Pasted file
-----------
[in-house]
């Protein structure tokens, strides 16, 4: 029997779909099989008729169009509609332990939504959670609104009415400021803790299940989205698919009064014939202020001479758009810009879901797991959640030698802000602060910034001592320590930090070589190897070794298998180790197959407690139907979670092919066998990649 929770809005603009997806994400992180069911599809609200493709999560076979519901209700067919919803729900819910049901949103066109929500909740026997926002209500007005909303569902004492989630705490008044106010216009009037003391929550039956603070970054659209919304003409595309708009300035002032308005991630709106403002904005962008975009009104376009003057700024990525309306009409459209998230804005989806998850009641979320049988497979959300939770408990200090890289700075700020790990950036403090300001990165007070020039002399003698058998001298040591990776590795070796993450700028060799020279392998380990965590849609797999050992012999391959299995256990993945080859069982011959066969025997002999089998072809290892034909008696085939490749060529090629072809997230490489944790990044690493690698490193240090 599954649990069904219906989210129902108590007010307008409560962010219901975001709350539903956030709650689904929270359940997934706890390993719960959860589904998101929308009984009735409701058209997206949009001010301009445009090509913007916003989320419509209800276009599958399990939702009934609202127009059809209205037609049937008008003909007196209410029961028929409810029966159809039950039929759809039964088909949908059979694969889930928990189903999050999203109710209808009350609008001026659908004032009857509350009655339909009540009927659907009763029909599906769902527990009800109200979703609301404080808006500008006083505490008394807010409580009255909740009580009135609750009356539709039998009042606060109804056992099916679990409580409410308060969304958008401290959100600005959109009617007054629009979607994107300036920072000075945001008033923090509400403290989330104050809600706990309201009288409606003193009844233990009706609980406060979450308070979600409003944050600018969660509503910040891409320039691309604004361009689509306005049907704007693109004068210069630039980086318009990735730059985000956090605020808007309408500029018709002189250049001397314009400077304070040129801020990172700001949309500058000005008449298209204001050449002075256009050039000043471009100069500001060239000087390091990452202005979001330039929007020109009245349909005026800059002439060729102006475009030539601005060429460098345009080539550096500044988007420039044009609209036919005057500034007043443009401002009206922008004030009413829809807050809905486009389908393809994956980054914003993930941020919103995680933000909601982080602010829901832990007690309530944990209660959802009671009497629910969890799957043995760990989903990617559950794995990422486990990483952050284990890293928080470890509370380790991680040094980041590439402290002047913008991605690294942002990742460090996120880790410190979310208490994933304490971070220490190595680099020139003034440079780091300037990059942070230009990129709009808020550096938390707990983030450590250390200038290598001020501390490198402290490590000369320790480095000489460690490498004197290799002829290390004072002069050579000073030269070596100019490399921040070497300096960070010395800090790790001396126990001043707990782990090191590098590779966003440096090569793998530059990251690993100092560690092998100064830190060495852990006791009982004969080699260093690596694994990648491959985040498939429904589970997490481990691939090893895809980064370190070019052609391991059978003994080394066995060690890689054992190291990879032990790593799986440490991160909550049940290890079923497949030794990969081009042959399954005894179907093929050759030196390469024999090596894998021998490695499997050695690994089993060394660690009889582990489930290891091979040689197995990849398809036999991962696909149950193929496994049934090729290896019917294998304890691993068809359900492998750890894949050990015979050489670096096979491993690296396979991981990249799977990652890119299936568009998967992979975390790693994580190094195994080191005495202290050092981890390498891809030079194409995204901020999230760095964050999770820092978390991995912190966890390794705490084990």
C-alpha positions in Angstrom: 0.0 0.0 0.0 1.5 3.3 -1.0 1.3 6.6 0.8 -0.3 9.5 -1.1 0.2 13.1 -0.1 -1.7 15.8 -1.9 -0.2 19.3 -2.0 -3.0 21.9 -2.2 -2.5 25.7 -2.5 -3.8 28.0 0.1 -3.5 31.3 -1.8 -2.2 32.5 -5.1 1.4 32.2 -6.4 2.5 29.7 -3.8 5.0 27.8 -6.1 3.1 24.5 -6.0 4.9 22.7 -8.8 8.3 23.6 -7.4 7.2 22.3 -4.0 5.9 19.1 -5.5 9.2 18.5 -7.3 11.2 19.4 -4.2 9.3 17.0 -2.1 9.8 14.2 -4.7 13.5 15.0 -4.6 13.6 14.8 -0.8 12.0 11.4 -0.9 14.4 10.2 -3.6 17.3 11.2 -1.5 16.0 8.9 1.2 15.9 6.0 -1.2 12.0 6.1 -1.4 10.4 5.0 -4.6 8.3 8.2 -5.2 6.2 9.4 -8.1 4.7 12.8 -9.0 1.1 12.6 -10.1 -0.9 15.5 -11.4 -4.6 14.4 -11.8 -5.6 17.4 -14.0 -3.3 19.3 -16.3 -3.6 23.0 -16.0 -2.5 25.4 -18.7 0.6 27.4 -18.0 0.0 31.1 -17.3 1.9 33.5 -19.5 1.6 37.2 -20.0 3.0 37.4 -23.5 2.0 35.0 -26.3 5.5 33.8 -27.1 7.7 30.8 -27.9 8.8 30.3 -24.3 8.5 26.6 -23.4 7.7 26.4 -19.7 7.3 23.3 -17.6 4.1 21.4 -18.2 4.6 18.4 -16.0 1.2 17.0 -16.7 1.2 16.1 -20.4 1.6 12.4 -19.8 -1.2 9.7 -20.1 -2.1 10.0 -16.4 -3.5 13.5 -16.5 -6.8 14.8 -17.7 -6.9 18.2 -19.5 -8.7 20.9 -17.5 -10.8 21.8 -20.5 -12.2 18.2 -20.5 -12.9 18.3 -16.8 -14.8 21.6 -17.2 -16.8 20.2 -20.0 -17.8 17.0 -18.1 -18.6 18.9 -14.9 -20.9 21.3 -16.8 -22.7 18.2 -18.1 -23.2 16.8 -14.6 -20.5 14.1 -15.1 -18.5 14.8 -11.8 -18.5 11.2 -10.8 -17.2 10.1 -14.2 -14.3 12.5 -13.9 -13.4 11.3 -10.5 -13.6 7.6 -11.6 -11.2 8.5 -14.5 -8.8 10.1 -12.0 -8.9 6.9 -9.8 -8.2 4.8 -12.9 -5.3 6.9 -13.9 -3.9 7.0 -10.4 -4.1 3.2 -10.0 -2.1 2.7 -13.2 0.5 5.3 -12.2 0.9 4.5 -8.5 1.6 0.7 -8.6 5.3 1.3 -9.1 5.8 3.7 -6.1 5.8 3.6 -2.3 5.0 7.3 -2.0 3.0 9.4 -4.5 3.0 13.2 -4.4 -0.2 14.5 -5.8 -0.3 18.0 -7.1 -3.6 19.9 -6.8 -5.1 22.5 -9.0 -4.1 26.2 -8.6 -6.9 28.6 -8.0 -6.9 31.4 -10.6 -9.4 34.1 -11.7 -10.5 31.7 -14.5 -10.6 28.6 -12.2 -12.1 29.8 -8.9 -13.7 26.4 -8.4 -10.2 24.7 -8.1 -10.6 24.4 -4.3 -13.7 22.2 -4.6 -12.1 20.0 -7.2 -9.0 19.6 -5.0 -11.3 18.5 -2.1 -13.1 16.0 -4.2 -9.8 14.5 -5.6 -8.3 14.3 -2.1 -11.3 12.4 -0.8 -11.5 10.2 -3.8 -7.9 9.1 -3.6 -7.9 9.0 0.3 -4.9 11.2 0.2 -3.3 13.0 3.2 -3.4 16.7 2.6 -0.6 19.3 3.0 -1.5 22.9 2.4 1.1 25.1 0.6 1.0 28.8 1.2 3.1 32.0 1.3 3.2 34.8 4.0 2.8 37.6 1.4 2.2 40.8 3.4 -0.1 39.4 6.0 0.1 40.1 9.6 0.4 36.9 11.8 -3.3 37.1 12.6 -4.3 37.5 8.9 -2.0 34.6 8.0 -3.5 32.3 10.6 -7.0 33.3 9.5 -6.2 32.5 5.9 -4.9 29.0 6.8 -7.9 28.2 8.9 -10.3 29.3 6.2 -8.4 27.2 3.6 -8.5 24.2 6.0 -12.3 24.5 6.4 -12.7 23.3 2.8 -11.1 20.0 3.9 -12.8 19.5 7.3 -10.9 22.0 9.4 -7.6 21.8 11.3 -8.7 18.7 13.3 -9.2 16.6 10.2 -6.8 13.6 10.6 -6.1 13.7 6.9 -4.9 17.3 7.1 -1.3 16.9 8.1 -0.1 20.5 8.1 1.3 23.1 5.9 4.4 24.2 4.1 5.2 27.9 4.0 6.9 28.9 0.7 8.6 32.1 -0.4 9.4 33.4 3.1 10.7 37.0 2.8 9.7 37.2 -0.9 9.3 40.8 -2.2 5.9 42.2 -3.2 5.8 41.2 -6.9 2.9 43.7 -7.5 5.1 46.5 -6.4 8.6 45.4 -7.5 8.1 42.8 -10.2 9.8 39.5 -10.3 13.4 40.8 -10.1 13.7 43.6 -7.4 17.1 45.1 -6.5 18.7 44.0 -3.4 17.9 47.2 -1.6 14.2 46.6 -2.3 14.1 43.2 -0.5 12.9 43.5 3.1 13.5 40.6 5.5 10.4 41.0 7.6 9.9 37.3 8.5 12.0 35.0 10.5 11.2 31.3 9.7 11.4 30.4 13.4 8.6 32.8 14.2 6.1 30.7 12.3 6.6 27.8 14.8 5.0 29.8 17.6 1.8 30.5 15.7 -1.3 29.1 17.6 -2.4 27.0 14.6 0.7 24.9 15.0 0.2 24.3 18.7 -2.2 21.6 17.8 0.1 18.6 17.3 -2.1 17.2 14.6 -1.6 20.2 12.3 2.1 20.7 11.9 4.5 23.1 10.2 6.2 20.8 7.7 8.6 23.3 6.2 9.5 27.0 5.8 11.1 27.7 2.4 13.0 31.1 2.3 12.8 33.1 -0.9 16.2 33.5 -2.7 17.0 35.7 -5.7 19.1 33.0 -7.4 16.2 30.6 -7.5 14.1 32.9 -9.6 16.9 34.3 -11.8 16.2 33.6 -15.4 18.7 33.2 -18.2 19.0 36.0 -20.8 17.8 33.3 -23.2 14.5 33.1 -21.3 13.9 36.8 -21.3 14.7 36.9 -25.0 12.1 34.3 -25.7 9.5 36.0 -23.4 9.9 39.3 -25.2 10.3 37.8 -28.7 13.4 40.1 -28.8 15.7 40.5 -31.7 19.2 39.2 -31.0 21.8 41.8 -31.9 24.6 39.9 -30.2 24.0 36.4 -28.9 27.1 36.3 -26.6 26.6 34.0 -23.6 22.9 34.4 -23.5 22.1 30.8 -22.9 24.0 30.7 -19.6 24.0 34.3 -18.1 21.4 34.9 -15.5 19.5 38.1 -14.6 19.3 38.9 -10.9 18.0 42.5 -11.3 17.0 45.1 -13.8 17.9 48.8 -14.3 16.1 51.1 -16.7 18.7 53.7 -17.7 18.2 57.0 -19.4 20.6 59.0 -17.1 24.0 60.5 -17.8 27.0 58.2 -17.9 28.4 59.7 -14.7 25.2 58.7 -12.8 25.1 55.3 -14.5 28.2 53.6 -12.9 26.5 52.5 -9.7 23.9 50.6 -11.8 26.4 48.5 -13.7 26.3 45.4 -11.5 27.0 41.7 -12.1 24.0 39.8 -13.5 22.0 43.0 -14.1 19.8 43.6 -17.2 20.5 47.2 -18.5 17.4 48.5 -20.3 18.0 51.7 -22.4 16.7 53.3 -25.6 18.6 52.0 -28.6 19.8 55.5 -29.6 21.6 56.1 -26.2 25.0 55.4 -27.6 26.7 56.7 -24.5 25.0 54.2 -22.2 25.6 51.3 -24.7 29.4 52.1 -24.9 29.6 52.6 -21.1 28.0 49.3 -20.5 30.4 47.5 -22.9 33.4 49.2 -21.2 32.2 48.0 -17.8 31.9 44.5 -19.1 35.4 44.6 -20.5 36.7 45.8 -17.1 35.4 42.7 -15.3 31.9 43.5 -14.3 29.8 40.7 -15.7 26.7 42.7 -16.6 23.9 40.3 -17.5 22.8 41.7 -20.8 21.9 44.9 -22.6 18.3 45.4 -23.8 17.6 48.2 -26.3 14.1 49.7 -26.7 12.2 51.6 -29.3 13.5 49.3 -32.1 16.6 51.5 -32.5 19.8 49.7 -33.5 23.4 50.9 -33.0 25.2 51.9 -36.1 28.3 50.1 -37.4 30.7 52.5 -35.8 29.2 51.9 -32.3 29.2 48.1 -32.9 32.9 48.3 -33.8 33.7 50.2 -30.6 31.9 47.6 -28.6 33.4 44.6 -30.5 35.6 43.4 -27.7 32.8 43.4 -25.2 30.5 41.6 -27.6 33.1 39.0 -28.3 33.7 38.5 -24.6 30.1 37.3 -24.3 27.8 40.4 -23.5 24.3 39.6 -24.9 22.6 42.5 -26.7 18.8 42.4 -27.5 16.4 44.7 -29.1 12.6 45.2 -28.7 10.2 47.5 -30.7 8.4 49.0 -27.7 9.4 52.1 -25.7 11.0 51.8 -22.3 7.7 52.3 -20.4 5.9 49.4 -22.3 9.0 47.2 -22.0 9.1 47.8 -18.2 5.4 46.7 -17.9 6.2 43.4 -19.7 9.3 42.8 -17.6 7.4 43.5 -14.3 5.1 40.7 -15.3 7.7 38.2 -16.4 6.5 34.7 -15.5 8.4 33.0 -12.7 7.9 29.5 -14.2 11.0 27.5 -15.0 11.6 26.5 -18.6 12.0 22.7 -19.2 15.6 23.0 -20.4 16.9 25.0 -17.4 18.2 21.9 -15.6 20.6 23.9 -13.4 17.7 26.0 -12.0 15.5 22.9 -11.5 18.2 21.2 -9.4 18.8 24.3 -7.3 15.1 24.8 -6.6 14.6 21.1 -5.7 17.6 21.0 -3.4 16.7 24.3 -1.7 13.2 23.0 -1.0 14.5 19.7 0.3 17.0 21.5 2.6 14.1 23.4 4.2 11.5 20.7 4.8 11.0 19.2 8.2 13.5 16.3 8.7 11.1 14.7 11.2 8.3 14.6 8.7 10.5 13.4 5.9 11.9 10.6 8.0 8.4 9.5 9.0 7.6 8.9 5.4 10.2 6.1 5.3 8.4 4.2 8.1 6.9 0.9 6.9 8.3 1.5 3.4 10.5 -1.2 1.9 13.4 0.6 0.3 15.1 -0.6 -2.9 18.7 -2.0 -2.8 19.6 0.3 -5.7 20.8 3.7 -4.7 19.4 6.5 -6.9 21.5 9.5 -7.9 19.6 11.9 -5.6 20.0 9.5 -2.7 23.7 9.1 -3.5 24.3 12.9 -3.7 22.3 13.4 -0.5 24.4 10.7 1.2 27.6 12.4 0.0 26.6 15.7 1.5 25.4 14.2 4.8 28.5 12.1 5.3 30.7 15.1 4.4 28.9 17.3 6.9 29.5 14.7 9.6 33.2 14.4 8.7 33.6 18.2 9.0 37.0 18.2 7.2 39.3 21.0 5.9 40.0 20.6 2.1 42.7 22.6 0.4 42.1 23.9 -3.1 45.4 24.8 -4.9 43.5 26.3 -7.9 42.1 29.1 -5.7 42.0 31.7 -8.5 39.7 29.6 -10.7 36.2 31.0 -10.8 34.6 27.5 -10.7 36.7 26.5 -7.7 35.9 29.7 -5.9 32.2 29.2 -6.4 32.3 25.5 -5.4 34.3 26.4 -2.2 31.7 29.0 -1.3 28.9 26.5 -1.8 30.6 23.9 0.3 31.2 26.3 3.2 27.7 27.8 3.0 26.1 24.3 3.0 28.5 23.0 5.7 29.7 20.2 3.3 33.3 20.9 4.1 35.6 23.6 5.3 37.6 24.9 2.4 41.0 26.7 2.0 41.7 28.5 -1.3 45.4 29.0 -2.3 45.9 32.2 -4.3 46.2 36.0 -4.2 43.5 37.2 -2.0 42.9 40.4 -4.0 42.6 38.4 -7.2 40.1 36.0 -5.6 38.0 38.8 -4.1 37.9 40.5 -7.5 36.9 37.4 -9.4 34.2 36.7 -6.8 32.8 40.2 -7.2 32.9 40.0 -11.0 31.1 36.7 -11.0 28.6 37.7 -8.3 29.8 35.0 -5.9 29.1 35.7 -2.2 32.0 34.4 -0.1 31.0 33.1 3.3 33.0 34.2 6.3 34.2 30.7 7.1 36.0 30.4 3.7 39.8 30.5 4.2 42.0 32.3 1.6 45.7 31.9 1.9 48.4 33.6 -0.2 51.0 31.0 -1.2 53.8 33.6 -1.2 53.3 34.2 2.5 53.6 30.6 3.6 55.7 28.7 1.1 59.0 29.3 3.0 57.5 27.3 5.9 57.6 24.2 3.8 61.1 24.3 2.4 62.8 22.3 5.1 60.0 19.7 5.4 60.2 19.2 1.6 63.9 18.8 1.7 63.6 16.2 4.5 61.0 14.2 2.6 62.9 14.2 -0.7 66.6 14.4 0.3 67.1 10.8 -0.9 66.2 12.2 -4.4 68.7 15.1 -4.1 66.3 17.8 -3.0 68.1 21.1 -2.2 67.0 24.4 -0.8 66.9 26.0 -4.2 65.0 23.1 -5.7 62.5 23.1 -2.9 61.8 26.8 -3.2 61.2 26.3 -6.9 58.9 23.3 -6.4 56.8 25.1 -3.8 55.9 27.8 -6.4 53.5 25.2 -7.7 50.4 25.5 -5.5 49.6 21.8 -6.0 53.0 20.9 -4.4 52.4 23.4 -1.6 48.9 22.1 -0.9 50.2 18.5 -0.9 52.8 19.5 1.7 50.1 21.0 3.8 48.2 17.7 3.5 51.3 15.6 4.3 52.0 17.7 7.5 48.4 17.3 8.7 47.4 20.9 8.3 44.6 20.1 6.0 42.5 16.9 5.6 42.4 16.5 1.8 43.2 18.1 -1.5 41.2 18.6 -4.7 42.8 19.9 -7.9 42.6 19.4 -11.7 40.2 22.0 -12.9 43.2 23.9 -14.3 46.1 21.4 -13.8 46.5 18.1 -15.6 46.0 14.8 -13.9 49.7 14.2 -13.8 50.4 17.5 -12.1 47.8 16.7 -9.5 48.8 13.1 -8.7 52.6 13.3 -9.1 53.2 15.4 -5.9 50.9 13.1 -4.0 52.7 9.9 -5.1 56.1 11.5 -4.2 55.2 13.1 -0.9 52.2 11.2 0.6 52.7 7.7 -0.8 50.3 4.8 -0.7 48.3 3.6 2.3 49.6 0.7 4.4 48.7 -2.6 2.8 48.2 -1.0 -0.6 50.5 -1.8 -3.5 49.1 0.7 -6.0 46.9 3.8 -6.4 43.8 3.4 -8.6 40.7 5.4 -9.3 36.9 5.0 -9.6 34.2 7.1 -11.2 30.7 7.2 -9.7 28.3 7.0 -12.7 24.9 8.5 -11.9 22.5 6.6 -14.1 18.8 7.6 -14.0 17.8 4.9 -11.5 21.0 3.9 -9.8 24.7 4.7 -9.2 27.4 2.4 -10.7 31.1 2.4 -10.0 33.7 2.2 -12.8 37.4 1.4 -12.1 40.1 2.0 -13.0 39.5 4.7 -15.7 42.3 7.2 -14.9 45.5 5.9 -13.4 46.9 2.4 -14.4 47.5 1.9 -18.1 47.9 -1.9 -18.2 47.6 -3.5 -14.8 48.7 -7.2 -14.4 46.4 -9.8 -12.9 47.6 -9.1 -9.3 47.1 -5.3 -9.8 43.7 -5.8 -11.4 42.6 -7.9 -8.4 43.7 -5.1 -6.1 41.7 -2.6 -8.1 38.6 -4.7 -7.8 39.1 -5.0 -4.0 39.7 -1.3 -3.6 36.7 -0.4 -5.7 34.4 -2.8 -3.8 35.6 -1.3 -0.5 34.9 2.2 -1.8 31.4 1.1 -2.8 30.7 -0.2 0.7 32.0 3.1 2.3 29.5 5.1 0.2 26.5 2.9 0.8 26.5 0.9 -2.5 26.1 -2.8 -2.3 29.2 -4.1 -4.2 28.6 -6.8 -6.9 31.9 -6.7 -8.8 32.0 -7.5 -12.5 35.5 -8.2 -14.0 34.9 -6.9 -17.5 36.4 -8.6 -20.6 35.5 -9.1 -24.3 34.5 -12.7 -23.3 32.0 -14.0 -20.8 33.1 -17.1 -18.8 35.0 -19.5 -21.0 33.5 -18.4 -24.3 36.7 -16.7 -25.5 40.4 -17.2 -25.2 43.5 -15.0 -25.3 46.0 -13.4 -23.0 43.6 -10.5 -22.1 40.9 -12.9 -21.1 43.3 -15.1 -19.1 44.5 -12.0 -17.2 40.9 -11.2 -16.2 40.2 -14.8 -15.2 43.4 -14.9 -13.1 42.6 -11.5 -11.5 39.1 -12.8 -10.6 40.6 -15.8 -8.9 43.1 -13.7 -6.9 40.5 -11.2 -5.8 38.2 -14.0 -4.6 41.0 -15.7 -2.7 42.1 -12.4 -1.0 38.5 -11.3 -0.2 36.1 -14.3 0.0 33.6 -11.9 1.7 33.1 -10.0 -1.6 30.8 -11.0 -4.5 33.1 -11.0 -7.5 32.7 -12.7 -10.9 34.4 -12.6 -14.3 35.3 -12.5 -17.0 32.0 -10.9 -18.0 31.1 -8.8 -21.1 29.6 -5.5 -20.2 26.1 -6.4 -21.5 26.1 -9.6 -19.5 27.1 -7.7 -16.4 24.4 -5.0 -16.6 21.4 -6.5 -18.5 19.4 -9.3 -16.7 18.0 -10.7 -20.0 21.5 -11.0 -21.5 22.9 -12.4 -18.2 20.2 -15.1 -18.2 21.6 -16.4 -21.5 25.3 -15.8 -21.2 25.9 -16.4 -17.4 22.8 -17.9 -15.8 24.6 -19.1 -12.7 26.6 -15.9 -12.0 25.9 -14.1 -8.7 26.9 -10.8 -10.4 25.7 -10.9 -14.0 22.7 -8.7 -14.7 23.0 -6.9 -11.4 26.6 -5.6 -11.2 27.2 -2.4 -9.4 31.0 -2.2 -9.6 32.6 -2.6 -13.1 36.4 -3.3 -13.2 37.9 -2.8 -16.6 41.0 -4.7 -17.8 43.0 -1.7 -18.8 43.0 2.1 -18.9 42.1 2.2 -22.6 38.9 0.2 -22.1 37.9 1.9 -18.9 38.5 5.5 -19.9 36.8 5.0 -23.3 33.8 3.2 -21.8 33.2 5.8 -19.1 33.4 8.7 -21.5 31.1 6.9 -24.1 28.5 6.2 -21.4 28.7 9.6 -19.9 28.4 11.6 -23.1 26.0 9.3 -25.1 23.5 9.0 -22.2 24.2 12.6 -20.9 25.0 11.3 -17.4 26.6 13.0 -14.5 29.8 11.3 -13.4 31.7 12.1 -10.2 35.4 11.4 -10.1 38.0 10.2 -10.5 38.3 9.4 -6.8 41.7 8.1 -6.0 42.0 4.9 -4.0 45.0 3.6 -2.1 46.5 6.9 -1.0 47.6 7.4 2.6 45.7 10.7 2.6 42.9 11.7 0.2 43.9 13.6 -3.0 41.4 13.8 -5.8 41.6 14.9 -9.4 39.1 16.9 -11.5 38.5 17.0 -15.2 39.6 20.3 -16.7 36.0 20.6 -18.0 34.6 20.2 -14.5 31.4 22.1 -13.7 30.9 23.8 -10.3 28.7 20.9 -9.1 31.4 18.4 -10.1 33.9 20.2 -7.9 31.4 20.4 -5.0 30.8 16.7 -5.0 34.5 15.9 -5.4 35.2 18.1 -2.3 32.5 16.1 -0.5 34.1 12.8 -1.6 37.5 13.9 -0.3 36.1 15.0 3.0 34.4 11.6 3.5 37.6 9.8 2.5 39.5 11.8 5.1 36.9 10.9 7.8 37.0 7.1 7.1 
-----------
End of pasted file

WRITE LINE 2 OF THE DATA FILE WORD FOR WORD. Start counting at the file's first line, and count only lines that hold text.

């Protein structure tokens, strides 16, 4: 029997779909099989008729169009509609332990939504959670609104009415400021803790299940989205698919009064014939202020001479758009810009879901797991959640030698802000602060910034001592320590930090070589190897070794298998180790197959407690139907979670092919066998990649 929770809005603009997806994400992180069911599809609200493709999560076979519901209700067919919803729900819910049901949103066109929500909740026997926002209500007005909303569902004492989630705490008044106010216009009037003391929550039956603070970054659209919304003409595309708009300035002032308005991630709106403002904005962008975009009104376009003057700024990525309306009409459209998230804005989806998850009641979320049988497979959300939770408990200090890289700075700020790990950036403090300001990165007070020039002399003698058998001298040591990776590795070796993450700028060799020279392998380990965590849609797999050992012999391959299995256990993945080859069982011959066969025997002999089998072809290892034909008696085939490749060529090629072809997230490489944790990044690493690698490193240090 599954649990069904219906989210129902108590007010307008409560962010219901975001709350539903956030709650689904929270359940997934706890390993719960959860589904998101929308009984009735409701058209997206949009001010301009445009090509913007916003989320419509209800276009599958399990939702009934609202127009059809209205037609049937008008003909007196209410029961028929409810029966159809039950039929759809039964088909949908059979694969889930928990189903999050999203109710209808009350609008001026659908004032009857509350009655339909009540009927659907009763029909599906769902527990009800109200979703609301404080808006500008006083505490008394807010409580009255909740009580009135609750009356539709039998009042606060109804056992099916679990409580409410308060969304958008401290959100600005959109009617007054629009979607994107300036920072000075945001008033923090509400403290989330104050809600706990309201009288409606003193009844233990009706609980406060979450308070979600409003944050600018969660509503910040891409320039691309604004361009689509306005049907704007693109004068210069630039980086318009990735730059985000956090605020808007309408500029018709002189250049001397314009400077304070040129801020990172700001949309500058000005008449298209204001050449002075256009050039000043471009100069500001060239000087390091990452202005979001330039929007020109009245349909005026800059002439060729102006475009030539601005060429460098345009080539550096500044988007420039044009609209036919005057500034007043443009401002009206922008004030009413829809807050809905486009389908393809994956980054914003993930941020919103995680933000909601982080602010829901832990007690309530944990209660959802009671009497629910969890799957043995760990989903990617559950794995990422486990990483952050284990890293928080470890509370380790991680040094980041590439402290002047913008991605690294942002990742460090996120880790410190979310208490994933304490971070220490190595680099020139003034440079780091300037990059942070230009990129709009808020550096938390707990983030450590250390200038290598001020501390490198402290490590000369320790480095000489460690490498004197290799002829290390004072002069050579000073030269070596100019490399921040070497300096960070010395800090790790001396126990001043707990782990090191590098590779966003440096090569793998530059990251690993100092560690092998100064830190060495852990006791009982004969080699260093690596694994990648491959985040498939429904589970997490481990691939090893895809980064370190070019052609391991059978003994080394066995060690890689054992190291990879032990790593799986440490991160909550049940290890079923497949030794990969081009042959399954005894179907093929050759030196390469024999090596894998021998490695499997050695690994089993060394660690009889582990489930290891091979040689197995990849398809036999991962696909149950193929496994049934090729290896019917294998304890691993068809359900492998750890894949050990015979050489670096096979491993690296396979991981990249799977990652890119299936568009998967992979975390790693994580190094195994080191005495202290050092981890390498891809030079194409995204901020999230760095964050999770820092978390991995912190966890390794705490084990």